Norway darkness no hinder to joy / News / The Foreigner

Norway darkness no hinder to joy. Norwegians might be happier than most in winter months, though humans themselves can also do things to prevent gloom. Tromsø is a place so far north that the sun does not rise at all between late November and late January. 200 miles past the Arctic Circle, the northern Norway region experiences what is called ‘Polar Night’ during the wintertime.

sad, winter, depression, sunlight, vitamind, travel, snow, light, holidays, paywall



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Norway darkness no hinder to joy

Published on Wednesday, 16th November, 2016 at 15:52 under the news category, by Sarah Bostock and Michael Sandelson   .
Last Updated on 16th November 2016 at 16:04.

Norwegians might be happier than most in winter months, though humans themselves can also do things to prevent gloom.

Northern Lights, Tromsø
Northern Lights, Tromsø
Photo: Gunnar Hildonen/Flickr


Tromsø is a place so far north that the sun does not rise at all between late November and late January.

200 miles past the Arctic Circle, the northern Norway region experiences what is called ‘Polar Night’ during the wintertime.

While little daylight normally gives rise to seasonal affective disorder (SAD), researchers have discovered that inhabitants can manage to shrug this off.

They draw their conclusions after having studied the mental health of residents there.

Enjoy, don’t endure

“In Tromsø, the prevailing sentiment is that winter is something to be enjoyed, not something to be endured,” American researcher Kari Leibowitz wrote in her article in The Atlantic.

The region is also known for skiing and other outdoor wintertime possibilities such as reindeer sledding, the Northern Lights (Aurora Borealis), and other lighting conditions.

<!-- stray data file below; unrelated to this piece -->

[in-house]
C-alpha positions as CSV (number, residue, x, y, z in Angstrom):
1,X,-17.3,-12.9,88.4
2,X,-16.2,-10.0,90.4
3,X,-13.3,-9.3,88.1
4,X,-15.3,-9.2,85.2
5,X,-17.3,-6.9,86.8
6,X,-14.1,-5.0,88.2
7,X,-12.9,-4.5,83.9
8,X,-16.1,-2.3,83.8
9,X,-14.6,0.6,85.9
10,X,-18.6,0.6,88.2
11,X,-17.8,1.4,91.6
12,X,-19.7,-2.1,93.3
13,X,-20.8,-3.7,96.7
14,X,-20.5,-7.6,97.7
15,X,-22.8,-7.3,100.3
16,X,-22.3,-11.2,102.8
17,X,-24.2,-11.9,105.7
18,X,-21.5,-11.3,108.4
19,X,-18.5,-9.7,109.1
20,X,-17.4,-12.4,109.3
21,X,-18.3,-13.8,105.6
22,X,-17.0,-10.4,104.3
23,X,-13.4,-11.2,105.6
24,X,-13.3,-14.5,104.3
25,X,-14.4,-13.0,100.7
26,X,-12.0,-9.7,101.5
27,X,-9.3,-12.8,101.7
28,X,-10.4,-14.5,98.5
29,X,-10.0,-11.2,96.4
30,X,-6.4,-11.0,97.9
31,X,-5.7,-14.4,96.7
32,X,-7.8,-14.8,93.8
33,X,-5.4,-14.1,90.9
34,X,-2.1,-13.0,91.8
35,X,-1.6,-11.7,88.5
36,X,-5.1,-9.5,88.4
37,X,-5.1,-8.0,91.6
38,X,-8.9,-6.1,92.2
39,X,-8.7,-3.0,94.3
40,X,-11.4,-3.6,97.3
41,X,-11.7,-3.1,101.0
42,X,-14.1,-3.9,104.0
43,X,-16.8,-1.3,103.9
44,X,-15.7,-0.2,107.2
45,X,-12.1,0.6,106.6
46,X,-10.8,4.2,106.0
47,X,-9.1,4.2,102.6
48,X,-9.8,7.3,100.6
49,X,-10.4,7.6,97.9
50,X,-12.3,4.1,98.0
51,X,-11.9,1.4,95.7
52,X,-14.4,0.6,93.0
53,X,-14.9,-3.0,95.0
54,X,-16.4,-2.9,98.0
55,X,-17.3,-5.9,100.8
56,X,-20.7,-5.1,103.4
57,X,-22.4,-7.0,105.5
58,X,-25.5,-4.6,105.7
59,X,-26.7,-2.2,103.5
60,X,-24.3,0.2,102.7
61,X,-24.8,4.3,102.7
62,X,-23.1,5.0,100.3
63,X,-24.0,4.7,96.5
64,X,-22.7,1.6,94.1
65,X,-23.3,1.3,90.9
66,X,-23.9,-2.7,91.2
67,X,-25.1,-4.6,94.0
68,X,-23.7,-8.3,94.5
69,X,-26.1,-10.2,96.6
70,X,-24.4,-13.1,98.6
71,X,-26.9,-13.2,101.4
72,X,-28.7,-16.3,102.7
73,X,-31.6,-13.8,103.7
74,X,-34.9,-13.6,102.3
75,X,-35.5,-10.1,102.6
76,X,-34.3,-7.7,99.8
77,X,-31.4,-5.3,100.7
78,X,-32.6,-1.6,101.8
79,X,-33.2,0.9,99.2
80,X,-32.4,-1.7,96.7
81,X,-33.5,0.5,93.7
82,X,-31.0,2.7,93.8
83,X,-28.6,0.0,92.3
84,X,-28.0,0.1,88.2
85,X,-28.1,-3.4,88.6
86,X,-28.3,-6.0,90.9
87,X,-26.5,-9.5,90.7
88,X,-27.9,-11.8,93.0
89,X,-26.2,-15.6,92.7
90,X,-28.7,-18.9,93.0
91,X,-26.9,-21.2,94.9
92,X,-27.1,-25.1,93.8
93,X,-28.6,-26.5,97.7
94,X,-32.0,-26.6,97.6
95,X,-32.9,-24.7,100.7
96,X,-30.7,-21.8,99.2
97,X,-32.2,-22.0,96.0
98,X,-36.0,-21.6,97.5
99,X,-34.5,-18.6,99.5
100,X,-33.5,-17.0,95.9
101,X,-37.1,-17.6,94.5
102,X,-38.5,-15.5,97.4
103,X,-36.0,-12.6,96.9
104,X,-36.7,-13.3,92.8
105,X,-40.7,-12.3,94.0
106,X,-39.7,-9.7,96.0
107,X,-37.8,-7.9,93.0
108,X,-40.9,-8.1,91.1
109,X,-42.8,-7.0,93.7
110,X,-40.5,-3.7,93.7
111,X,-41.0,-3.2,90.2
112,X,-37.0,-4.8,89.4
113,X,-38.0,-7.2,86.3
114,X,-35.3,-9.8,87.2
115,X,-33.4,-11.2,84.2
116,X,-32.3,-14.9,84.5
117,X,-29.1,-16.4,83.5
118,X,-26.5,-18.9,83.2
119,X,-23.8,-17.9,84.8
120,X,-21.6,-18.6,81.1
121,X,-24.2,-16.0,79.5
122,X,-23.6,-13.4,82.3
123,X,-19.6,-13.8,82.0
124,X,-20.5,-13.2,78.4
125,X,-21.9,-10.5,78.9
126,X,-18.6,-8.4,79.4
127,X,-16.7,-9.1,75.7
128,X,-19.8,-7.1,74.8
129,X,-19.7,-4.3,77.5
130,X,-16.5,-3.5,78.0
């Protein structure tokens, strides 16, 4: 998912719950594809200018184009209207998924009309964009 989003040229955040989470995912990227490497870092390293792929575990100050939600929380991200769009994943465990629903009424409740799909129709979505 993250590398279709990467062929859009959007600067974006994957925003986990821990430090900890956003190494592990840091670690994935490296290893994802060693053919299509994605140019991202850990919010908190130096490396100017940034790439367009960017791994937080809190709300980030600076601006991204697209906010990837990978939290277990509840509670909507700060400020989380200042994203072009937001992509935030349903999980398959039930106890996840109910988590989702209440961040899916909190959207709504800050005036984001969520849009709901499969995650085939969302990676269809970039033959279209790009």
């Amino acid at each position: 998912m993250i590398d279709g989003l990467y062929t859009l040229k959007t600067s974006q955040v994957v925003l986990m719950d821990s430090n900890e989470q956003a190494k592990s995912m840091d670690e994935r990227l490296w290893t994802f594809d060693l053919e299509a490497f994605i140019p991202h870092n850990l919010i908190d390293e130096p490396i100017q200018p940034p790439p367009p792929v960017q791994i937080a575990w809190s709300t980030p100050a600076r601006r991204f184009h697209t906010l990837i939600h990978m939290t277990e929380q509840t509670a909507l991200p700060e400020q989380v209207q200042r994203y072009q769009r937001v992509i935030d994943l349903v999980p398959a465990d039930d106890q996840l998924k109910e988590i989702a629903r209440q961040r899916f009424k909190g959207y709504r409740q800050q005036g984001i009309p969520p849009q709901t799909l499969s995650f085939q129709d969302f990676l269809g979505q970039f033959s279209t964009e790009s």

“Even during the darkest times, there are still two or three hours of light a day as the sun skirts just below the horizon, never fully rising. During the longer “days” of the Polar Night, in November and January, the skies can be filled with up to six hours of sunrise and sunset-like colours,” stated Ms Leibowitz.

Candles, which create a cosy and convivial atmosphere and relaxing at home with others, rather than alone, are also popular and beneficial.

All in the head

A Norwegian study published in the BMC Psychiatry Journal has shown that mental distress is not particularly more prevalent in winter than other during other seasons.

Researchers who conducted a US-based inquiry, published in Clinical Psychological Science, concluded the same.

Moreover, a paper published in Proceedings of the National Academy of Sciences, shows that alertness, emotional state, and melatonin levels do not vary with the seasons, mostly.

And mental function can actually be enhanced in winter, according to earlier research by University of Tromsø researchers published in the Applied Cognitive Psychology Journal.

No need to be SAD

If you’re not the type to live and sleep amongst wolves or to go king crab fishing, help is at hand for the dark time of year in Norway.

Treatments for seasonal affective disorder (SAD) include light therapy. This is a method using a specific type of lamp – known as a ‘light therapy box’ – to help stimulate exposure to sunlight.

It radiates a bright light that mimics natural outdoor light (so-termed daylight bulbs and/or daylight lamps may also be available for purchase in the shops).

According to America’s Mayo Clinic, the therapy box is ‘thought to affect brain chemicals linked to mood and sleep, easing SAD symptoms.”

“Using a light therapy box may also help with other types of depression, sleep disorders and other conditions,” they say.

Pills and planes

Other measures of dealing with SAD include changing your lifestyle by trying to get as much natural sunlight as possible and managing stress levels, or taking Vitamin D.

Escaping to the sunlight can also help, supported by a recent study showing that people are likely to feel positive by spending more time in the sun.

Cell and bone growth, as well as immune system building are promoted when skin is exposed to sunlight.

People who remain indoors can become deficient in vitamin D, according to the US National Institutes of Health.

The Canary Islands are an extremely popular destination with Norwegians. Tour operators transport hundreds of thousands each year.




Published on Wednesday, 16th November, 2016 at 15:52 under the news category, by Sarah Bostock and Michael Sandelson   .
Last updated on 16th November 2016 at 16:04.

This post has the following tags: sad, winter, depression, sunlight, vitamind, travel, snow, light, holidays, paywall.





  
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